"When a person visits the site", Auh continues, "he/she can see an eleven year old violin prodigy, Grace Minj Cho, playing Sarasete while, at the same time, view a painting of the impressionist Camille Pissarro, a contemporary of Sarasete and also read about the piece."

"Unlike live concerts, Auh says, "you can actually communicate with the artist after you listen to the concert and listen to interviews with the soloists. It offers an education about the piece as well as enables you to get to know the soloist in person because you can e-mail the artist and he or she can write you back. It makes for a much more personalized concert environment than you would have by actually attending a concert."

Auh would like to see his site used differently than typical musical sites and he explains why. "Most of the video and music sites that we have today on the Web try to promote the sale of an artist's CD. But here what we want to do is to integrate the site into the classroom and use it in music and art classes to show these disciplines are related, and also how music and other social movements occurring at a particular period are interrelated."

"One of things that interests us greatly, " Auh says, " is the global nature of music. I was brought up in Korea and brought here as a child. And this happens with a lot of artists and musicians. To share this experience in a dramatic way is useful to everybody because it helps us understand human diversity. So linking the diversity of culture and art from different periods and places with the very idea of globalization makes The Web Concert Hall a very powerful tool."


The Enhancement of Sound

The enhancement of the sound, Auh, adds, is a technological problem that he wanted to solve because the initial sound quality wasn't as good as he felt was necessary to properly present classical music. In explaining the process, Auh says he reviewed the various alternatives and commercial tools that are available to preserve and transmit sound files. What he found, however, was that they all had various things wrong with them---from an inordinate delay in downloading for the person waiting to hear the file to "clicking" sounds and other extraneous noises that were part of the recording.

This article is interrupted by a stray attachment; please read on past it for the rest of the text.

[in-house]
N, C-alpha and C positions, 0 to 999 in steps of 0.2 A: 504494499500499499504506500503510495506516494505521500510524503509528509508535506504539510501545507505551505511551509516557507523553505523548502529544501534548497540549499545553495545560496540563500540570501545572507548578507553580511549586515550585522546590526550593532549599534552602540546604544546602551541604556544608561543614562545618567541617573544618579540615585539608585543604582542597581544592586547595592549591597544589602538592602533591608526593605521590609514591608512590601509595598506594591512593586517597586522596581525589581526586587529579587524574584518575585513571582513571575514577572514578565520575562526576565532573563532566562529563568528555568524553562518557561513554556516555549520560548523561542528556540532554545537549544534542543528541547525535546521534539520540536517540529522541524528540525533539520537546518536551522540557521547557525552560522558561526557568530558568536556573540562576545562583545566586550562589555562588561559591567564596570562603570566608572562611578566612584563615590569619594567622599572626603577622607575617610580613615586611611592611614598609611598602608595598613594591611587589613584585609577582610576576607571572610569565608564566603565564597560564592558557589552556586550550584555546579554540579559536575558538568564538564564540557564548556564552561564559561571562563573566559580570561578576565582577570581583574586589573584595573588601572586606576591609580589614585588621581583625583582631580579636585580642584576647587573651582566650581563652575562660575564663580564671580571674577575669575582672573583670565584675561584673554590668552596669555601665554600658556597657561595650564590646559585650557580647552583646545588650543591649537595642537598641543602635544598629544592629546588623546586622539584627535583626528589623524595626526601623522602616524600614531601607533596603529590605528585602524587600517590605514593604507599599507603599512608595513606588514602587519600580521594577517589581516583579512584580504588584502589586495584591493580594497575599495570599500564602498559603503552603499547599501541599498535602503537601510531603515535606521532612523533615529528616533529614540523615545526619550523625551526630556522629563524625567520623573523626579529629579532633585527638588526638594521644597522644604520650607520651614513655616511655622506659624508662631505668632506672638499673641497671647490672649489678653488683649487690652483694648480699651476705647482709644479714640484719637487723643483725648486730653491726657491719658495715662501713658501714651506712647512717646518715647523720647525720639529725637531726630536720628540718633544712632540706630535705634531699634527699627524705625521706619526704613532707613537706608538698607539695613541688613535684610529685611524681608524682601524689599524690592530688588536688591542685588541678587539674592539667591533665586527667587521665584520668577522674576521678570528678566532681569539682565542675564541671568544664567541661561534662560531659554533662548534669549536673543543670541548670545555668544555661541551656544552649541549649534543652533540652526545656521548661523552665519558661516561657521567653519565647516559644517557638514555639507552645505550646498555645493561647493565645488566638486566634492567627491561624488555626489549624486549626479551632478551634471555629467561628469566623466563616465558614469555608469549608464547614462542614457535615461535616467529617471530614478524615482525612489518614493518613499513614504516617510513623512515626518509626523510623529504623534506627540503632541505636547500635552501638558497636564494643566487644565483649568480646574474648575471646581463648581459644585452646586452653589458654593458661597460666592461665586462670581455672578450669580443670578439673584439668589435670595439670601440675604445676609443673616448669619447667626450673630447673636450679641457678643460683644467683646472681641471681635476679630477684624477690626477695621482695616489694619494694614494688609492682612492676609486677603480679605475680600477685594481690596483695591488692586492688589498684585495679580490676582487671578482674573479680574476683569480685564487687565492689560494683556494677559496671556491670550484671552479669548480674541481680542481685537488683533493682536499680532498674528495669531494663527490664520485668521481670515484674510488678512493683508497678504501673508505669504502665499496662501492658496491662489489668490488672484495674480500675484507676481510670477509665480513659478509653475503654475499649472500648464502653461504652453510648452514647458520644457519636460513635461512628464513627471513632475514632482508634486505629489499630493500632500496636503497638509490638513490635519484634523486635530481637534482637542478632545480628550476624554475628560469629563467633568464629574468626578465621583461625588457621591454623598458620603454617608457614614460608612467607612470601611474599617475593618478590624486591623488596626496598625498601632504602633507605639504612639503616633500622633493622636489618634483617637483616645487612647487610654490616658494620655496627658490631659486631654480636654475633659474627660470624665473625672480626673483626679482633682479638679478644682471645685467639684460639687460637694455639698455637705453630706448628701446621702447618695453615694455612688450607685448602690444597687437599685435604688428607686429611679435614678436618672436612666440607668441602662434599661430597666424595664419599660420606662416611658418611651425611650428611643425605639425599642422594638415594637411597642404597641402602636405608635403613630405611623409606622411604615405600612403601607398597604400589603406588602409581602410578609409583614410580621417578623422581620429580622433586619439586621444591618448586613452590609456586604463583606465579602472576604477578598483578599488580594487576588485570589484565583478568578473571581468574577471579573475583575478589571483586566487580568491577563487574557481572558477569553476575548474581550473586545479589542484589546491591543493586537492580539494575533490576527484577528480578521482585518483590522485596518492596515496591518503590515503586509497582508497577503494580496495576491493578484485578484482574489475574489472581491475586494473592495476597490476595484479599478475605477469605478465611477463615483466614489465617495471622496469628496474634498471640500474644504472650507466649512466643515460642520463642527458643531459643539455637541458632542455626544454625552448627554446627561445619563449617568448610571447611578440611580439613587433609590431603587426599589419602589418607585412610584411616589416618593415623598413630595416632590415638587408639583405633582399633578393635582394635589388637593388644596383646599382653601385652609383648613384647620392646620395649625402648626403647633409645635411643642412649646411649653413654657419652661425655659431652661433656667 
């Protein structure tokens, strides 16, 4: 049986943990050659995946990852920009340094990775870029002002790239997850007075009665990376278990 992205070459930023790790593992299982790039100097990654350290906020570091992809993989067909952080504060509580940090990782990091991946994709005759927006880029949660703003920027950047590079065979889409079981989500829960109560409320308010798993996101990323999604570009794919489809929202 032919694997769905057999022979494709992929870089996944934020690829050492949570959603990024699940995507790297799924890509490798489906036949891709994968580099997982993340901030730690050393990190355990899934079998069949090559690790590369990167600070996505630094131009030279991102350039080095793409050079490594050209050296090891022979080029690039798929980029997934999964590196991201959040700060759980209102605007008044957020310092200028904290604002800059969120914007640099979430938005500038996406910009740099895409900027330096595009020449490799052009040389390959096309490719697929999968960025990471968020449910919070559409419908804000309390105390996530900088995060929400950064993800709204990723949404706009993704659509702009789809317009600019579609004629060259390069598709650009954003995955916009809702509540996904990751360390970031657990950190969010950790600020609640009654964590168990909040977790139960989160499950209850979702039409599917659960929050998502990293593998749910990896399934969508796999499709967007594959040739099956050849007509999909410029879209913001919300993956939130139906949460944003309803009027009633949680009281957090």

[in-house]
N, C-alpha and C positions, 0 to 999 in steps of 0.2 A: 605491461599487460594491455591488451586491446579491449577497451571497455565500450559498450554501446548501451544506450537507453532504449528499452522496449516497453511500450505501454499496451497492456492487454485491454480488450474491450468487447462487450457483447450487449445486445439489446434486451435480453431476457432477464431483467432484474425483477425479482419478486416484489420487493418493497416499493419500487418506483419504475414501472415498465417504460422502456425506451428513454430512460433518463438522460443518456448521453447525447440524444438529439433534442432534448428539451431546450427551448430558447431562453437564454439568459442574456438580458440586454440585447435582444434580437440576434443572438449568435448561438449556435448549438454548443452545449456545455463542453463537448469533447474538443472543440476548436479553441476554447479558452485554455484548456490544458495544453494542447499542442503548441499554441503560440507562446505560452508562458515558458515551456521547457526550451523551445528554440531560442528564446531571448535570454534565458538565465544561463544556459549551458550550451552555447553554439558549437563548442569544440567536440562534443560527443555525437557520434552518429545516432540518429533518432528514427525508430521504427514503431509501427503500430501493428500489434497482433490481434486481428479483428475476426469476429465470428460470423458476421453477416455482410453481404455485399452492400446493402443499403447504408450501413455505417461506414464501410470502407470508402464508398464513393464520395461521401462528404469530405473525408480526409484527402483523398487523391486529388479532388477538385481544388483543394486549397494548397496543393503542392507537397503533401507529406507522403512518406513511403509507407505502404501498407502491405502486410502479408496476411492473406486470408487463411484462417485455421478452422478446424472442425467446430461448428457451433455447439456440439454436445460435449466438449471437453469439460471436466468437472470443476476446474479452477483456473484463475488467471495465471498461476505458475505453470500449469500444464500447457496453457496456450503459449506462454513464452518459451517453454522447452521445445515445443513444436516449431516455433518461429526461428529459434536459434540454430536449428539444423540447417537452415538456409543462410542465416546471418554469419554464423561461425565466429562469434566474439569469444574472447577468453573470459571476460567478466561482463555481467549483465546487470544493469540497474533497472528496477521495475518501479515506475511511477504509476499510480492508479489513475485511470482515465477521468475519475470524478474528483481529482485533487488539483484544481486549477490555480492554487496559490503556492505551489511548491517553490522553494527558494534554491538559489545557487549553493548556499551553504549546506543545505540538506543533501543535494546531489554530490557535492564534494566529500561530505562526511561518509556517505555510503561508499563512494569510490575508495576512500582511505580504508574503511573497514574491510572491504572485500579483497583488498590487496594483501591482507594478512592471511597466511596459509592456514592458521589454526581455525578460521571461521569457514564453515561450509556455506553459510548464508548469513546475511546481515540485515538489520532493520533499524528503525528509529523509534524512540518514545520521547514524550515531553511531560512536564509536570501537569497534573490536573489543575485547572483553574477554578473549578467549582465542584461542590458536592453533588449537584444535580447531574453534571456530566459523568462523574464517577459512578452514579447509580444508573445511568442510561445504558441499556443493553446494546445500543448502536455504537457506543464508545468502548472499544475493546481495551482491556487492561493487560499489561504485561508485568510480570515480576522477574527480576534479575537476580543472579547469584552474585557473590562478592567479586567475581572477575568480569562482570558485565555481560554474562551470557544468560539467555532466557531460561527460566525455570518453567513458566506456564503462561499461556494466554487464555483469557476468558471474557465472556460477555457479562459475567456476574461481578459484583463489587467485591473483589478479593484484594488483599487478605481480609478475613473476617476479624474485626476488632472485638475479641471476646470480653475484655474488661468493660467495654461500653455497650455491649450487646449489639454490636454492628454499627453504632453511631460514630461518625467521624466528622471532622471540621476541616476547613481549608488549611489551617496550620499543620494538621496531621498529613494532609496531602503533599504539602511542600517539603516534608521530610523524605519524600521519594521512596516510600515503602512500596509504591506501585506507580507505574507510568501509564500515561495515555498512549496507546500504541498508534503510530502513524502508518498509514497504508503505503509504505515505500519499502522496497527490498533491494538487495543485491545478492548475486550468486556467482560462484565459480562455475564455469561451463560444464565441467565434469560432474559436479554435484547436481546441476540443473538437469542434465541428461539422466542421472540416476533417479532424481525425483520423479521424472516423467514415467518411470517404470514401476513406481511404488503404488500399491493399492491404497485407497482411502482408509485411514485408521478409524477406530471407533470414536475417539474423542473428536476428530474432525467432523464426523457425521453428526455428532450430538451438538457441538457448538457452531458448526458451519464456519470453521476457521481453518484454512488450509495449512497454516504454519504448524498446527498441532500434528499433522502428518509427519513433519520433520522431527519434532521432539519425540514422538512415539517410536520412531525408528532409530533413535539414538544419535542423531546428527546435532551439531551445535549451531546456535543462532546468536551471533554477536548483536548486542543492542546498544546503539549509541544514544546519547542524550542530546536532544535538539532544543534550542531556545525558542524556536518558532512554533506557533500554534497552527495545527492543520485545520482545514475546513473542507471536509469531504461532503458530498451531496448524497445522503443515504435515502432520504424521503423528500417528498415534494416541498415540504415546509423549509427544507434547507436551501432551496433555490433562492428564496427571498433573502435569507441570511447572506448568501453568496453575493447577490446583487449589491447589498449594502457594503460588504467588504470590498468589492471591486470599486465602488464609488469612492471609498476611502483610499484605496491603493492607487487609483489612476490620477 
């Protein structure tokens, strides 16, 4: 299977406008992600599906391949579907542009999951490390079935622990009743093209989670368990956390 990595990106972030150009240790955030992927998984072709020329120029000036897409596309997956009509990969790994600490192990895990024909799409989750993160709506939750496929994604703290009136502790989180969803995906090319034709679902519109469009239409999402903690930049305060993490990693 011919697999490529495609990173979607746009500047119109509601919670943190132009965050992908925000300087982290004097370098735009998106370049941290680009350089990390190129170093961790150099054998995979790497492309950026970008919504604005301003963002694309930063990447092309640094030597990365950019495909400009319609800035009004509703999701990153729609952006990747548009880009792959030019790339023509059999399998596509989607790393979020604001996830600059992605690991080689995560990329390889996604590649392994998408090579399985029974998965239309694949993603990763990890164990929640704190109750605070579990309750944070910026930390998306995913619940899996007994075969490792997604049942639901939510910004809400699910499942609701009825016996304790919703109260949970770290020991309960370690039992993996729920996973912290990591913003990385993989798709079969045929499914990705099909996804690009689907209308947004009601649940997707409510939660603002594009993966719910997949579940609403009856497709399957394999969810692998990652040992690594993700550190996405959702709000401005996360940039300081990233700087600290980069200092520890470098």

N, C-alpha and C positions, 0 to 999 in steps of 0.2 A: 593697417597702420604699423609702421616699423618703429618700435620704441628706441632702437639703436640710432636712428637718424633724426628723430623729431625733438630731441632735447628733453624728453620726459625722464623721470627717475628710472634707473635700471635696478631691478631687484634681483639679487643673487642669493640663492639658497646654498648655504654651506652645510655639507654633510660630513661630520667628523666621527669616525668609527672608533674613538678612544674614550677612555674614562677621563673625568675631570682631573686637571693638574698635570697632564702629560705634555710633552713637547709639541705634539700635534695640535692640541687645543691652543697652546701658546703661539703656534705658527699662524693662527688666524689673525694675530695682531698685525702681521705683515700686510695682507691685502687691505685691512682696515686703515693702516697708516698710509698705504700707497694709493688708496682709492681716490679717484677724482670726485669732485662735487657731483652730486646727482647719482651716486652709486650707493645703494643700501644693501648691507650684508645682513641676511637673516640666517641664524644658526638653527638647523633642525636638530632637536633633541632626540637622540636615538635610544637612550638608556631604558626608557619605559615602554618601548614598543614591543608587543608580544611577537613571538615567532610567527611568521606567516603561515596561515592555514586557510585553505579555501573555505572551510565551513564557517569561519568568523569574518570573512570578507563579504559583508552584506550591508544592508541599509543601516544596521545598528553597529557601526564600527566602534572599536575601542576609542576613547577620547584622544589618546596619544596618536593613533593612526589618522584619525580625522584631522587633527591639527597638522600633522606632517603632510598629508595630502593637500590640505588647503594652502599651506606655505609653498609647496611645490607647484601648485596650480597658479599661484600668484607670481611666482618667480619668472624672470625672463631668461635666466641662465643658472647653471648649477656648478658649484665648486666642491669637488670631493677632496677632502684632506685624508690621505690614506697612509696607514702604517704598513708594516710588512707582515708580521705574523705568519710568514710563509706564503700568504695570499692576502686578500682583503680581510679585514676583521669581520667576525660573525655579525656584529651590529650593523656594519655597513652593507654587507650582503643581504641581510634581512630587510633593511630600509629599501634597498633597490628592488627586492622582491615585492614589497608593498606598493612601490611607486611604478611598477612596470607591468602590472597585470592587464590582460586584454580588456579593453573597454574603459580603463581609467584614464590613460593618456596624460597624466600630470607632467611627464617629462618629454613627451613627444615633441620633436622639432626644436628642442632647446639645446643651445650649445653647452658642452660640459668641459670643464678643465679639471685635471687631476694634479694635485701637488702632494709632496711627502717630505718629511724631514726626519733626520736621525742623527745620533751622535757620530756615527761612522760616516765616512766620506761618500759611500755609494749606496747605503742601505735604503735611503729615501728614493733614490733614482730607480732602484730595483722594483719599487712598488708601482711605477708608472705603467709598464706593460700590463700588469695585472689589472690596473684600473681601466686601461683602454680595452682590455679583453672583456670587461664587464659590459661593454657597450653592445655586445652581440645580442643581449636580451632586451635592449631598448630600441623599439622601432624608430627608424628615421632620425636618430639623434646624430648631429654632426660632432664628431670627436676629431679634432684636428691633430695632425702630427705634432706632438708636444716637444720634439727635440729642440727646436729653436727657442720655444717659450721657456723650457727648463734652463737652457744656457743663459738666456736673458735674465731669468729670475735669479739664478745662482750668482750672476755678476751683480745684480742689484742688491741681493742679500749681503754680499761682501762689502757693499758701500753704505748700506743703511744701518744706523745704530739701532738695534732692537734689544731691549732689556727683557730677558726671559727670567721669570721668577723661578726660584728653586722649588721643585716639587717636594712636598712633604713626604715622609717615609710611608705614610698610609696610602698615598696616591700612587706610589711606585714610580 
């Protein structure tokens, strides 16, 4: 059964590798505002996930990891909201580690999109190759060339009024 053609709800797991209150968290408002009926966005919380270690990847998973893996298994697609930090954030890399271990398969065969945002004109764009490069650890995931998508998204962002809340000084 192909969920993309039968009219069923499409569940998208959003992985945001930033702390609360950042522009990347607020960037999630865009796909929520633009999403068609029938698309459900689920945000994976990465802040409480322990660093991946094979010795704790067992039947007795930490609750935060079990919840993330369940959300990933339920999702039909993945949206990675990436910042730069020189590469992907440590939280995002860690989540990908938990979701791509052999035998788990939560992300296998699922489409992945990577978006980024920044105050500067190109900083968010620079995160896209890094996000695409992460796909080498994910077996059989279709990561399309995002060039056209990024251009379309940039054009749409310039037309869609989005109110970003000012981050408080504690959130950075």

"The basic problem," Auh says, " was essentially that the formula or algorithm used to compress the music into a smaller file, was doing something else. It was throwing away part of the music. So I decided to expand the initial file once I put it in the computer by adding reverberation and then compressing it. And what finally emerged, was something much more than decently acceptable."

Auh underscores the technological problem this way. "People are always looking for ways to make files smaller but that the formulas for compressing them are often not understood. Based on a review of compression studies, I came to the conclusion that if I could mix and match sound waves correctly by compressing a file, I'd be able to pull together an audio file that could play back CD quality-like sound. And it worked ! (Mr. Auh is available to respond to technical questions about how he compressed the audio file and bypassed the hurdles of quality assurance when streaming through the Real Audio System, a playback system for the end user)."



Educational Opportunities

Robert P. Taylor, Associate Professor of computing and Education, who is Auh's dissertation advisor and colleague in designing The Web Concert Hall, sees the site as providing a new venue for performers who have little opportunity to present themselves to a wide enough audience to make their work known and appreciated. The Web Concert Hall, says Taylor, "with its high quality audio affords a way to tap into a world-wide audience at a low cost and thereby easily present able performers from anywhere in the world to that audience."

For sophisticated audiences, Professor Taylor believes that the site "offers ways to enjoy and support serious musical artists wherever they may be from whatever locale they find it convenient to perform."

Taylor is most excited about the educational possibilities opened up by the web performances on The Web Concert Hall. He says, "Students and potential students may enjoy a wide range of performances of all kinds that previous to this time would have been totally out of reach to them unless they personally unless they personally or the educational institutions with which they were associated, had the budgets and geographical location to make attendance easily realizable."

He adds, "We also want to impact people who bump into the site and get some interest in music and learning about music, its performance, its breadth, that they wouldn't have bothered with otherwise. We believe that musical awareness, musical ability, and musical learning is really an important part of human growth."